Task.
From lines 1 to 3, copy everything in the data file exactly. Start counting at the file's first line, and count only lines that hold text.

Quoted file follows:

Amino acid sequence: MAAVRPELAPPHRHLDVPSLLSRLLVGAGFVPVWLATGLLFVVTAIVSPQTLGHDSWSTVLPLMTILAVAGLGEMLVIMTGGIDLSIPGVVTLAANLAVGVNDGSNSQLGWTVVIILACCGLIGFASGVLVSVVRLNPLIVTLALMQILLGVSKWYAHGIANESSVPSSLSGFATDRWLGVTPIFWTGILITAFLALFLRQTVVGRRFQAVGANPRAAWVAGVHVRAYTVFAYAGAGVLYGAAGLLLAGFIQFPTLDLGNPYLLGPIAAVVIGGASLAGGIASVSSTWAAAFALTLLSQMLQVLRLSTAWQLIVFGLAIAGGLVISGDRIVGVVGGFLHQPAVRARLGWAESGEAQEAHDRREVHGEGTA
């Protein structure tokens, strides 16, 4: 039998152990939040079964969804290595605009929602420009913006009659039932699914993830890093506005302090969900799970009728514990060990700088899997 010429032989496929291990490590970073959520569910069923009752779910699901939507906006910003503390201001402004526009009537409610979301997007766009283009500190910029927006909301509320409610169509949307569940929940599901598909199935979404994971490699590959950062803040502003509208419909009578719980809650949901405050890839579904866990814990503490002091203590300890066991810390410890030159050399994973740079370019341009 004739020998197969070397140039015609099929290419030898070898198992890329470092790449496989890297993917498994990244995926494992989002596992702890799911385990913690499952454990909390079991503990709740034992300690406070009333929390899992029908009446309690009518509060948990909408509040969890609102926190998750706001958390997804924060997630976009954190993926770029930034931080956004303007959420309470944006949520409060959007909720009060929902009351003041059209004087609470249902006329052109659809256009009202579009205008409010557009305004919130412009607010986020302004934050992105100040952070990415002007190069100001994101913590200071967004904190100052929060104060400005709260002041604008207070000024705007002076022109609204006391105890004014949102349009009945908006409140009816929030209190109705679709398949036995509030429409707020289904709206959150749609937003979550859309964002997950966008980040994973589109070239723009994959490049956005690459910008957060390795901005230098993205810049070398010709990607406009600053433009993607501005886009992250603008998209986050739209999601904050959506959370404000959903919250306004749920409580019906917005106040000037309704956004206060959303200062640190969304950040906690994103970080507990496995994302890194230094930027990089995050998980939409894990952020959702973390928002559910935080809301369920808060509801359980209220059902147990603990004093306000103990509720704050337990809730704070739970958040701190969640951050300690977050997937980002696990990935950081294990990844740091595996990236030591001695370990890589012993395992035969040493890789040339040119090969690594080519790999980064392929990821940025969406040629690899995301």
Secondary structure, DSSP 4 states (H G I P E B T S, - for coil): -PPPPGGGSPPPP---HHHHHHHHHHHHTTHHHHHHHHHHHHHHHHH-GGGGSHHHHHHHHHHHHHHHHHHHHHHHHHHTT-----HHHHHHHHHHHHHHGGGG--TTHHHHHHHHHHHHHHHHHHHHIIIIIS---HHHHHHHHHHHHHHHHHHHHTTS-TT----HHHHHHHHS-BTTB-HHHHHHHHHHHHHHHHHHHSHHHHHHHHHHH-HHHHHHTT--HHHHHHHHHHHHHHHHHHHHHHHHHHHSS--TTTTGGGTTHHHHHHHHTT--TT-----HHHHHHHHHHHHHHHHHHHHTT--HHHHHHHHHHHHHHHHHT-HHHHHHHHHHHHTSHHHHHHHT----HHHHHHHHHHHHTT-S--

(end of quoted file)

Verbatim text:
Amino acid sequence: MAAVRPELAPPHRHLDVPSLLSRLLVGAGFVPVWLATGLLFVVTAIVSPQTLGHDSWSTVLPLMTILAVAGLGEMLVIMTGGIDLSIPGVVTLAANLAVGVNDGSNSQLGWTVVIILACCGLIGFASGVLVSVVRLNPLIVTLALMQILLGVSKWYAHGIANESSVPSSLSGFATDRWLGVTPIFWTGILITAFLALFLRQTVVGRRFQAVGANPRAAWVAGVHVRAYTVFAYAGAGVLYGAAGLLLAGFIQFPTLDLGNPYLLGPIAAVVIGGASLAGGIASVSSTWAAAFALTLLSQMLQVLRLSTAWQLIVFGLAIAGGLVISGDRIVGVVGGFLHQPAVRARLGWAESGEAQEAHDRREVHGEGTA
């Protein structure tokens, strides 16, 4: 039998152990939040079964969804290595605009929602420009913006009659039932699914993830890093506005302090969900799970009728514990060990700088899997 010429032989496929291990490590970073959520569910069923009752779910699901939507906006910003503390201001402004526009009537409610979301997007766009283009500190910029927006909301509320409610169509949307569940929940599901598909199935979404994971490699590959950062803040502003509208419909009578719980809650949901405050890839579904866990814990503490002091203590300890066991810390410890030159050399994973740079370019341009 004739020998197969070397140039015609099929290419030898070898198992890329470092790449496989890297993917498994990244995926494992989002596992702890799911385990913690499952454990909390079991503990709740034992300690406070009333929390899992029908009446309690009518509060948990909408509040969890609102926190998750706001958390997804924060997630976009954190993926770029930034931080956004303007959420309470944006949520409060959007909720009060929902009351003041059209004087609470249902006329052109659809256009009202579009205008409010557009305004919130412009607010986020302004934050992105100040952070990415002007190069100001994101913590200071967004904190100052929060104060400005709260002041604008207070000024705007002076022109609204006391105890004014949102349009009945908006409140009816929030209190109705679709398949036995509030429409707020289904709206959150749609937003979550859309964002997950966008980040994973589109070239723009994959490049956005690459910008957060390795901005230098993205810049070398010709990607406009600053433009993607501005886009992250603008998209986050739209999601904050959506959370404000959903919250306004749920409580019906917005106040000037309704956004206060959303200062640190969304950040906690994103970080507990496995994302890194230094930027990089995050998980939409894990952020959702973390928002559910935080809301369920808060509801359980209220059902147990603990004093306000103990509720704050337990809730704070739970958040701190969640951050300690977050997937980002696990990935950081294990990844740091595996990236030591001695370990890589012993395992035969040493890789040339040119090969690594080519790999980064392929990821940025969406040629690899995301």
Secondary structure, DSSP 4 states (H G I P E B T S, - for coil): -PPPPGGGSPPPP---HHHHHHHHHHHHTTHHHHHHHHHHHHHHHHH-GGGGSHHHHHHHHHHHHHHHHHHHHHHHHHHTT-----HHHHHHHHHHHHHHGGGG--TTHHHHHHHHHHHHHHHHHHHHIIIIIS---HHHHHHHHHHHHHHHHHHHHTTS-TT----HHHHHHHHS-BTTB-HHHHHHHHHHHHHHHHHHHSHHHHHHHHHHH-HHHHHHTT--HHHHHHHHHHHHHHHHHHHHHHHHHHHSS--TTTTGGGTTHHHHHHHHTT--TT-----HHHHHHHHHHHHHHHHHHHHTT--HHHHHHHHHHHHHHHHHT-HHHHHHHHHHHHTSHHHHHHHT----HHHHHHHHHHHHTT-S--